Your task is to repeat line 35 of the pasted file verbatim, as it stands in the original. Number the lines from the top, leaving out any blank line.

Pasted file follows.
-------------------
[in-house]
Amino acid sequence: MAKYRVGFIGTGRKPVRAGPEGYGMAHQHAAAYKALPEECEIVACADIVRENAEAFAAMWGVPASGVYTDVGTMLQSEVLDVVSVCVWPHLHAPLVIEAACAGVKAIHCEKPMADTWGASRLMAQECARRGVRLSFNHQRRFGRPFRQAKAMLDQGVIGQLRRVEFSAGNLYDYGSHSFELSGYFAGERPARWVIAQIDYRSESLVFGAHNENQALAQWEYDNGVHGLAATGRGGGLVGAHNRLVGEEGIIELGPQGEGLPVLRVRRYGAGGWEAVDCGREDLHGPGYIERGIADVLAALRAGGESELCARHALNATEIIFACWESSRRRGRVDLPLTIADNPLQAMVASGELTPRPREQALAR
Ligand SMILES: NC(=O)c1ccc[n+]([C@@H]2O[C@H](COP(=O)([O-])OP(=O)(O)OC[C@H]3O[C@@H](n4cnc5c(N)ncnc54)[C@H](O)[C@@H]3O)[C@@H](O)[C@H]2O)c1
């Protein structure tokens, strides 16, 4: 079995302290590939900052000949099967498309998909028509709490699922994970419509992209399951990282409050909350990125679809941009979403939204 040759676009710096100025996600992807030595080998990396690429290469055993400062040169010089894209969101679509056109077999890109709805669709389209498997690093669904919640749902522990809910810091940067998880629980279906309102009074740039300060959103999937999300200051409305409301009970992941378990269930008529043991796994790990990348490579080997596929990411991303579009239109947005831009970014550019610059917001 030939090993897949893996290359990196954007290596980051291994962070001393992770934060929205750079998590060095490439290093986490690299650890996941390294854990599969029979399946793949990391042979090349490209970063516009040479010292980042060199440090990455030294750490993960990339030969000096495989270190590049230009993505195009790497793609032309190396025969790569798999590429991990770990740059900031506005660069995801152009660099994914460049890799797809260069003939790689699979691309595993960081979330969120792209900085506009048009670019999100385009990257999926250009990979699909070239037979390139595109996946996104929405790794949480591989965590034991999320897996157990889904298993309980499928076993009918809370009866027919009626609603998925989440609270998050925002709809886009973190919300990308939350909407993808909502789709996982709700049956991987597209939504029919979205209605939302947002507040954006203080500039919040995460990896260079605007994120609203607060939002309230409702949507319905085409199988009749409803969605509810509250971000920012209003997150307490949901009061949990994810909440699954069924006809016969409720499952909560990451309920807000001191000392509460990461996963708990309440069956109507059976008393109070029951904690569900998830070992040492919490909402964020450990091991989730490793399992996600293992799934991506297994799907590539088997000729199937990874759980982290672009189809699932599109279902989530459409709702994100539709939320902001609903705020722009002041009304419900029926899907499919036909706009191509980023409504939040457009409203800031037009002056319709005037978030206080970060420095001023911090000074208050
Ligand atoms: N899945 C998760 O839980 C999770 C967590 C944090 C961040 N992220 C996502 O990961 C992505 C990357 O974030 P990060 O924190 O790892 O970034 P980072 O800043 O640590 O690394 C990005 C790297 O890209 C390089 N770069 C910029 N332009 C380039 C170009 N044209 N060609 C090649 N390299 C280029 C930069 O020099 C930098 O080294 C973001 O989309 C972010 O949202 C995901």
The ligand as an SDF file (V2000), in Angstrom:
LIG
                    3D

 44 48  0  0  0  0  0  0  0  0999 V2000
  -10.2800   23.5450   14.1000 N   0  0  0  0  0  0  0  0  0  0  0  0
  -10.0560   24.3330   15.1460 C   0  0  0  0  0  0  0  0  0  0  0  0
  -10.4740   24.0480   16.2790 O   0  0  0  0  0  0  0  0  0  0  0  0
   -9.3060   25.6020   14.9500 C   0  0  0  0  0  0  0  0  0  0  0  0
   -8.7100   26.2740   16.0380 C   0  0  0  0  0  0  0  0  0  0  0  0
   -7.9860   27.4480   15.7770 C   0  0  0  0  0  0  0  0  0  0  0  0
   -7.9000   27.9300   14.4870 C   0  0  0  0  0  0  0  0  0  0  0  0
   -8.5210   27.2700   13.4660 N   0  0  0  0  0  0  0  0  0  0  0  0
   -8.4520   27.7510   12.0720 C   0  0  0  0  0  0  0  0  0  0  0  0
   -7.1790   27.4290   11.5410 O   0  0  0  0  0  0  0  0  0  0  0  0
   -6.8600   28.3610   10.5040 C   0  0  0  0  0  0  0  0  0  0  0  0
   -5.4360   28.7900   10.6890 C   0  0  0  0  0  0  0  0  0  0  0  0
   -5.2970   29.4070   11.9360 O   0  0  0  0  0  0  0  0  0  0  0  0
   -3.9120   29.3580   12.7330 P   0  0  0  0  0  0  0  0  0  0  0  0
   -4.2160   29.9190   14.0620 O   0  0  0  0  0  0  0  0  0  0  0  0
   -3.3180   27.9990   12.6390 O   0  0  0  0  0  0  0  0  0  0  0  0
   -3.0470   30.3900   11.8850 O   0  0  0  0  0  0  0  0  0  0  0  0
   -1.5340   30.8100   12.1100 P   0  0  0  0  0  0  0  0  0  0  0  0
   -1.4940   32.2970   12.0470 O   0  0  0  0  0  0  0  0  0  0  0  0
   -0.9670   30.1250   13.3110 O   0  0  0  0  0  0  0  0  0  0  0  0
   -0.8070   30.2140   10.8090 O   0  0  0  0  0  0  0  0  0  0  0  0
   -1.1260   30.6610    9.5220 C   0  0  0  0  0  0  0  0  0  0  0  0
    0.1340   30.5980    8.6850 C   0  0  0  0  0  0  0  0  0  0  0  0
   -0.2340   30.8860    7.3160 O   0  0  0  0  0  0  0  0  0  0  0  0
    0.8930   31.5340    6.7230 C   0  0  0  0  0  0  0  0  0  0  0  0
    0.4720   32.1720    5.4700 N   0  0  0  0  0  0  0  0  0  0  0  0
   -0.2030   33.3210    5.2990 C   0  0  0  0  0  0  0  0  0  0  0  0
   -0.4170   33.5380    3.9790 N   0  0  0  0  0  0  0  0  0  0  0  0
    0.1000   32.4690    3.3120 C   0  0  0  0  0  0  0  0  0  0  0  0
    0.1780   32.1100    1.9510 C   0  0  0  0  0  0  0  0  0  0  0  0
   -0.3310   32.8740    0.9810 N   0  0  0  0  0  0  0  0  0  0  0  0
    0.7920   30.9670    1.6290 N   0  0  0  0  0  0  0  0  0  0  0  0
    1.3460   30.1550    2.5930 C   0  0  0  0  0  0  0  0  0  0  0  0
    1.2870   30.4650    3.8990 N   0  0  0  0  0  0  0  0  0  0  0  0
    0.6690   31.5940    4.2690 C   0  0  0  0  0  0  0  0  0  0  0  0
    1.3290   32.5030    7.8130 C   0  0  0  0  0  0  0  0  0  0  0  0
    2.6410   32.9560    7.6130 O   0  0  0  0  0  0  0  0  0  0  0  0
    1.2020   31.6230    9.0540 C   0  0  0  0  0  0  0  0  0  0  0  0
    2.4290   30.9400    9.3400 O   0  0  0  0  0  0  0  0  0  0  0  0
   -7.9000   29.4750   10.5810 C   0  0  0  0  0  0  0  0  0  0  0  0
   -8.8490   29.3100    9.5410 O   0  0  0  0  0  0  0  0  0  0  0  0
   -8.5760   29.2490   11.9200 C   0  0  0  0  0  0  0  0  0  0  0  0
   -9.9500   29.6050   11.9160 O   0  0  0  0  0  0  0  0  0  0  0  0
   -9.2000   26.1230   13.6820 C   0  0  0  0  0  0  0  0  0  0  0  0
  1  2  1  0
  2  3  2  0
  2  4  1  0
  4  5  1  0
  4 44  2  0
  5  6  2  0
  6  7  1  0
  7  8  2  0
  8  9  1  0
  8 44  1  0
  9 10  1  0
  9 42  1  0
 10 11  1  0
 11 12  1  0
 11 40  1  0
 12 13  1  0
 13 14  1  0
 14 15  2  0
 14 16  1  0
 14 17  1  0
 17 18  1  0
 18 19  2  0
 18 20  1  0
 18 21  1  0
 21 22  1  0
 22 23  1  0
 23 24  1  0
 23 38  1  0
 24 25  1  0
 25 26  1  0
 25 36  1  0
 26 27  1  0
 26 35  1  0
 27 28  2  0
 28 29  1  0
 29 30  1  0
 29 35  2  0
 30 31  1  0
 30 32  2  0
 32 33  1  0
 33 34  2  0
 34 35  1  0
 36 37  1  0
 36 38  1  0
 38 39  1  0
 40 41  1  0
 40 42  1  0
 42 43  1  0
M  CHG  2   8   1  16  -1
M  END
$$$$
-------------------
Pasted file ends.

    0.4720   32.1720    5.4700 N   0  0  0  0  0  0  0  0  0  0  0  0